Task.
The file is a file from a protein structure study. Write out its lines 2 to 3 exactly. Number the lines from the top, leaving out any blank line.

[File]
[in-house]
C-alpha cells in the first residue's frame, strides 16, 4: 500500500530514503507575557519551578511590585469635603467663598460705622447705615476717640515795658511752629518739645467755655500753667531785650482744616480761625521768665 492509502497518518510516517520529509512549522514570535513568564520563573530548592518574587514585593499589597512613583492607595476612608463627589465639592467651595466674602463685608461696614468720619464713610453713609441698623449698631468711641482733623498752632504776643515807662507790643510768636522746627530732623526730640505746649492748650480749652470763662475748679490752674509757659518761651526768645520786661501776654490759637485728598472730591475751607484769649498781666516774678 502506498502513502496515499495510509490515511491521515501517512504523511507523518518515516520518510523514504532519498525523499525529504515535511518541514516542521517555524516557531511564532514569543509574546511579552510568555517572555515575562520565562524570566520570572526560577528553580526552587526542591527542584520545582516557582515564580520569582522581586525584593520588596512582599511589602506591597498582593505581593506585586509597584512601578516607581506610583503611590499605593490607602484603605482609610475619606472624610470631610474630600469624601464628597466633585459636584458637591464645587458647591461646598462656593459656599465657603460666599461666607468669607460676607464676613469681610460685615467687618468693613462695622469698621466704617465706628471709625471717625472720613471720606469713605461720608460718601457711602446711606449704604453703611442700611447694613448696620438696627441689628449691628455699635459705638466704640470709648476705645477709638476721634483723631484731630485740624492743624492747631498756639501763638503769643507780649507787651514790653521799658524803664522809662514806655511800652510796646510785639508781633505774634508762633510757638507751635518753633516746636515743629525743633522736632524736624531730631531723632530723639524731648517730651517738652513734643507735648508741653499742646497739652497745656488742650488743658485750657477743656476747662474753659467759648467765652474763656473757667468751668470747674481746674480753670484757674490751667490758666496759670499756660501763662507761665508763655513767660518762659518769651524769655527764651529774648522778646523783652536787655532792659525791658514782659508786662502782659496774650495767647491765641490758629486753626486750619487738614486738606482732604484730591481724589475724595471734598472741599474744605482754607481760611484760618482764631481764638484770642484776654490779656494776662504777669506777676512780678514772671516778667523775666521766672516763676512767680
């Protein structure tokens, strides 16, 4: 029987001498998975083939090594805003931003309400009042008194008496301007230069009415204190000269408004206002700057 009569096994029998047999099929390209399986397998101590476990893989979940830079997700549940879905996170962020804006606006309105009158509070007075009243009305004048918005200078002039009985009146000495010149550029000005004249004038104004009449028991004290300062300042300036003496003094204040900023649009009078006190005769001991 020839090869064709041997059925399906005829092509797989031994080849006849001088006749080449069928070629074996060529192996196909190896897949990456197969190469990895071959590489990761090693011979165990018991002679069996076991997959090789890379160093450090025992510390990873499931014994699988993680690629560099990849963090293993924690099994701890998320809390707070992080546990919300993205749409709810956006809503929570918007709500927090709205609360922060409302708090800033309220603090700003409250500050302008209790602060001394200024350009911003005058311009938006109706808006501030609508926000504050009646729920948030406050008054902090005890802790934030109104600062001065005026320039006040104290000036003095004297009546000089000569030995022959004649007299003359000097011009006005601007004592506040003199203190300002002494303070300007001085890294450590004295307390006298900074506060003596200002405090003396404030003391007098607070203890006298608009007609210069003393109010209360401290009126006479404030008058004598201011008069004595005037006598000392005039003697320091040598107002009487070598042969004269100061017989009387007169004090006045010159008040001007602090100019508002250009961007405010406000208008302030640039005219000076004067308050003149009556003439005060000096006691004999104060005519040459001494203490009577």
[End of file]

C-alpha cells in the first residue's frame, strides 16, 4: 500500500530514503507575557519551578511590585469635603467663598460705622447705615476717640515795658511752629518739645467755655500753667531785650482744616480761625521768665 492509502497518518510516517520529509512549522514570535513568564520563573530548592518574587514585593499589597512613583492607595476612608463627589465639592467651595466674602463685608461696614468720619464713610453713609441698623449698631468711641482733623498752632504776643515807662507790643510768636522746627530732623526730640505746649492748650480749652470763662475748679490752674509757659518761651526768645520786661501776654490759637485728598472730591475751607484769649498781666516774678 502506498502513502496515499495510509490515511491521515501517512504523511507523518518515516520518510523514504532519498525523499525529504515535511518541514516542521517555524516557531511564532514569543509574546511579552510568555517572555515575562520565562524570566520570572526560577528553580526552587526542591527542584520545582516557582515564580520569582522581586525584593520588596512582599511589602506591597498582593505581593506585586509597584512601578516607581506610583503611590499605593490607602484603605482609610475619606472624610470631610474630600469624601464628597466633585459636584458637591464645587458647591461646598462656593459656599465657603460666599461666607468669607460676607464676613469681610460685615467687618468693613462695622469698621466704617465706628471709625471717625472720613471720606469713605461720608460718601457711602446711606449704604453703611442700611447694613448696620438696627441689628449691628455699635459705638466704640470709648476705645477709638476721634483723631484731630485740624492743624492747631498756639501763638503769643507780649507787651514790653521799658524803664522809662514806655511800652510796646510785639508781633505774634508762633510757638507751635518753633516746636515743629525743633522736632524736624531730631531723632530723639524731648517730651517738652513734643507735648508741653499742646497739652497745656488742650488743658485750657477743656476747662474753659467759648467765652474763656473757667468751668470747674481746674480753670484757674490751667490758666496759670499756660501763662507761665508763655513767660518762659518769651524769655527764651529774648522778646523783652536787655532792659525791658514782659508786662502782659496774650495767647491765641490758629486753626486750619487738614486738606482732604484730591481724589475724595471734598472741599474744605482754607481760611484760618482764631481764638484770642484776654490779656494776662504777669506777676512780678514772671516778667523775666521766672516763676512767680
């Protein structure tokens, strides 16, 4: 029987001498998975083939090594805003931003309400009042008194008496301007230069009415204190000269408004206002700057 009569096994029998047999099929390209399986397998101590476990893989979940830079997700549940879905996170962020804006606006309105009158509070007075009243009305004048918005200078002039009985009146000495010149550029000005004249004038104004009449028991004290300062300042300036003496003094204040900023649009009078006190005769001991 020839090869064709041997059925399906005829092509797989031994080849006849001088006749080449069928070629074996060529192996196909190896897949990456197969190469990895071959590489990761090693011979165990018991002679069996076991997959090789890379160093450090025992510390990873499931014994699988993680690629560099990849963090293993924690099994701890998320809390707070992080546990919300993205749409709810956006809503929570918007709500927090709205609360922060409302708090800033309220603090700003409250500050302008209790602060001394200024350009911003005058311009938006109706808006501030609508926000504050009646729920948030406050008054902090005890802790934030109104600062001065005026320039006040104290000036003095004297009546000089000569030995022959004649007299003359000097011009006005601007004592506040003199203190300002002494303070300007001085890294450590004295307390006298900074506060003596200002405090003396404030003391007098607070203890006298608009007609210069003393109010209360401290009126006479404030008058004598201011008069004595005037006598000392005039003697320091040598107002009487070598042969004269100061017989009387007169004090006045010159008040001007602090100019508002250009961007405010406000208008302030640039005219000076004067308050003149009556003439005060000096006691004999104060005519040459001494203490009577």